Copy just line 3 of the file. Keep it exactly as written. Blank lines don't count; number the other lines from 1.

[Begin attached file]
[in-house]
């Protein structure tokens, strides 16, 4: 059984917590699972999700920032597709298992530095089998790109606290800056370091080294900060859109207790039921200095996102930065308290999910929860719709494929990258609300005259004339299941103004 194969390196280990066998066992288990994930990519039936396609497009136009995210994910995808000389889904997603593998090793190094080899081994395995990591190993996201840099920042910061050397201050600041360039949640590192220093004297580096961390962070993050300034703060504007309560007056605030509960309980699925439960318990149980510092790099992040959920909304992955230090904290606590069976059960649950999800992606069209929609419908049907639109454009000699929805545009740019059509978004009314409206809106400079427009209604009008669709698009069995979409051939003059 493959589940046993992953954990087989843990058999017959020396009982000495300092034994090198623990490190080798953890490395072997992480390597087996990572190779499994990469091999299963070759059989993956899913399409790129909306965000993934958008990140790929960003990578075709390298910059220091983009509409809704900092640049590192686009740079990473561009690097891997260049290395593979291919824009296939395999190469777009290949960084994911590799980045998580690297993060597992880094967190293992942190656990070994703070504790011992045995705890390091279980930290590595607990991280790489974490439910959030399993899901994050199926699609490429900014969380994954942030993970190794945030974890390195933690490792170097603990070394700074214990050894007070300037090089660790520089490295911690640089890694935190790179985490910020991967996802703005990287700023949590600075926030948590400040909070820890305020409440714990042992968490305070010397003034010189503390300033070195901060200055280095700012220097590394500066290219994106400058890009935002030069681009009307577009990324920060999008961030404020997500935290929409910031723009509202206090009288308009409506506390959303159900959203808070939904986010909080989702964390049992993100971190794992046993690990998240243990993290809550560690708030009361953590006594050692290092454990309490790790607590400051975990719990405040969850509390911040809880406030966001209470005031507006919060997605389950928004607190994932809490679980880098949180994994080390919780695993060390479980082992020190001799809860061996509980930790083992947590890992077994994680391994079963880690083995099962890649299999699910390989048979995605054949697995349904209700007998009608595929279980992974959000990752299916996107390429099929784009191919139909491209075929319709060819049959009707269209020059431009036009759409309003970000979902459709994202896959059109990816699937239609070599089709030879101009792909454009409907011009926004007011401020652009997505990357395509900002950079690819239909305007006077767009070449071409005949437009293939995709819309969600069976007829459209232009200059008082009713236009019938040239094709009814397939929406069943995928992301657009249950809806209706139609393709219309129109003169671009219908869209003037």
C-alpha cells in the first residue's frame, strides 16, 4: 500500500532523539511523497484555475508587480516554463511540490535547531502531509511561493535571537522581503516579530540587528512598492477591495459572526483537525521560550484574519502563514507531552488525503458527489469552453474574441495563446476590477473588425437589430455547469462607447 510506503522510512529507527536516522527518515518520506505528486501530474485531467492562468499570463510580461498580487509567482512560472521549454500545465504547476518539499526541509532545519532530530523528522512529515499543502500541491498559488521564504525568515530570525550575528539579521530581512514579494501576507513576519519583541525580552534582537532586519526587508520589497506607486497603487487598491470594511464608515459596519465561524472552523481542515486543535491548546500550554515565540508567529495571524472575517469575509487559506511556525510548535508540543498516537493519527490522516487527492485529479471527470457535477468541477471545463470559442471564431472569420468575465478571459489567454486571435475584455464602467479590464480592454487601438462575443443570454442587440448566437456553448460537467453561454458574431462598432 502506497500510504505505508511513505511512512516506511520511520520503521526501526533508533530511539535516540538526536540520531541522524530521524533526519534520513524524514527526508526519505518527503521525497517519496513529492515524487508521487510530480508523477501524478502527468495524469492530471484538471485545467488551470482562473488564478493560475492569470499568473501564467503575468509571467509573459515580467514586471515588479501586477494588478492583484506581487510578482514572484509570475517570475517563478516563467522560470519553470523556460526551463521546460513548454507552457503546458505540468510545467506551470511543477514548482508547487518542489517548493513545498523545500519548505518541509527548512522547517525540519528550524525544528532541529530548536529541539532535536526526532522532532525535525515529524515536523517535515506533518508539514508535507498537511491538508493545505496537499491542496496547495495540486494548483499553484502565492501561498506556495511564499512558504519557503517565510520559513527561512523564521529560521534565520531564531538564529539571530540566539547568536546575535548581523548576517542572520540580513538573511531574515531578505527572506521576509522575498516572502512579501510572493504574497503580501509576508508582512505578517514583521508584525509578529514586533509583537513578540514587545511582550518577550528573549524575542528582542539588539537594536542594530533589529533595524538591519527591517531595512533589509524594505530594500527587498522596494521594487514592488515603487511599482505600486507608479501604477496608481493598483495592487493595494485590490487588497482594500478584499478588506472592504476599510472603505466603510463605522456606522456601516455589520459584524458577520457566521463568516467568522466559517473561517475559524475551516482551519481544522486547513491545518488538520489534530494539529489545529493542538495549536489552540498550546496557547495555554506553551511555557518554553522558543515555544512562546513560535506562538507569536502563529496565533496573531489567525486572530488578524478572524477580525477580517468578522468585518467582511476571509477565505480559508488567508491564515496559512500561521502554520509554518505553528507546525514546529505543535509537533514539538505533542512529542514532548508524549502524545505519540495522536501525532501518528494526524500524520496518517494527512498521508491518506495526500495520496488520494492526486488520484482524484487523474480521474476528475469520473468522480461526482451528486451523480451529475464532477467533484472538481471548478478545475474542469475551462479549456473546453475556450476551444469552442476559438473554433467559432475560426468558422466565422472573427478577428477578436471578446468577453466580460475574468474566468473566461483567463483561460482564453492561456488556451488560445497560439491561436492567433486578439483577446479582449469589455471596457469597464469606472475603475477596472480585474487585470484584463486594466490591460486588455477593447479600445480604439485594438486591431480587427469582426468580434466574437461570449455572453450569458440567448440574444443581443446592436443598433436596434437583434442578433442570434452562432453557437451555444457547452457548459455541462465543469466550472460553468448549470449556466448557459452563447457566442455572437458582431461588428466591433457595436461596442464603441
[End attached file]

C-alpha cells in the first residue's frame, strides 16, 4: 500500500532523539511523497484555475508587480516554463511540490535547531502531509511561493535571537522581503516579530540587528512598492477591495459572526483537525521560550484574519502563514507531552488525503458527489469552453474574441495563446476590477473588425437589430455547469462607447 510506503522510512529507527536516522527518515518520506505528486501530474485531467492562468499570463510580461498580487509567482512560472521549454500545465504547476518539499526541509532545519532530530523528522512529515499543502500541491498559488521564504525568515530570525550575528539579521530581512514579494501576507513576519519583541525580552534582537532586519526587508520589497506607486497603487487598491470594511464608515459596519465561524472552523481542515486543535491548546500550554515565540508567529495571524472575517469575509487559506511556525510548535508540543498516537493519527490522516487527492485529479471527470457535477468541477471545463470559442471564431472569420468575465478571459489567454486571435475584455464602467479590464480592454487601438462575443443570454442587440448566437456553448460537467453561454458574431462598432 502506497500510504505505508511513505511512512516506511520511520520503521526501526533508533530511539535516540538526536540520531541522524530521524533526519534520513524524514527526508526519505518527503521525497517519496513529492515524487508521487510530480508523477501524478502527468495524469492530471484538471485545467488551470482562473488564478493560475492569470499568473501564467503575468509571467509573459515580467514586471515588479501586477494588478492583484506581487510578482514572484509570475517570475517563478516563467522560470519553470523556460526551463521546460513548454507552457503546458505540468510545467506551470511543477514548482508547487518542489517548493513545498523545500519548505518541509527548512522547517525540519528550524525544528532541529530548536529541539532535536526526532522532532525535525515529524515536523517535515506533518508539514508535507498537511491538508493545505496537499491542496496547495495540486494548483499553484502565492501561498506556495511564499512558504519557503517565510520559513527561512523564521529560521534565520531564531538564529539571530540566539547568536546575535548581523548576517542572520540580513538573511531574515531578505527572506521576509522575498516572502512579501510572493504574497503580501509576508508582512505578517514583521508584525509578529514586533509583537513578540514587545511582550518577550528573549524575542528582542539588539537594536542594530533589529533595524538591519527591517531595512533589509524594505530594500527587498522596494521594487514592488515603487511599482505600486507608479501604477496608481493598483495592487493595494485590490487588497482594500478584499478588506472592504476599510472603505466603510463605522456606522456601516455589520459584524458577520457566521463568516467568522466559517473561517475559524475551516482551519481544522486547513491545518488538520489534530494539529489545529493542538495549536489552540498550546496557547495555554506553551511555557518554553522558543515555544512562546513560535506562538507569536502563529496565533496573531489567525486572530488578524478572524477580525477580517468578522468585518467582511476571509477565505480559508488567508491564515496559512500561521502554520509554518505553528507546525514546529505543535509537533514539538505533542512529542514532548508524549502524545505519540495522536501525532501518528494526524500524520496518517494527512498521508491518506495526500495520496488520494492526486488520484482524484487523474480521474476528475469520473468522480461526482451528486451523480451529475464532477467533484472538481471548478478545475474542469475551462479549456473546453475556450476551444469552442476559438473554433467559432475560426468558422466565422472573427478577428477578436471578446468577453466580460475574468474566468473566461483567463483561460482564453492561456488556451488560445497560439491561436492567433486578439483577446479582449469589455471596457469597464469606472475603475477596472480585474487585470484584463486594466490591460486588455477593447479600445480604439485594438486591431480587427469582426468580434466574437461570449455572453450569458440567448440574444443581443446592436443598433436596434437583434442578433442570434452562432453557437451555444457547452457548459455541462465543469466550472460553468448549470449556466448557459452563447457566442455572437458582431461588428466591433457595436461596442464603441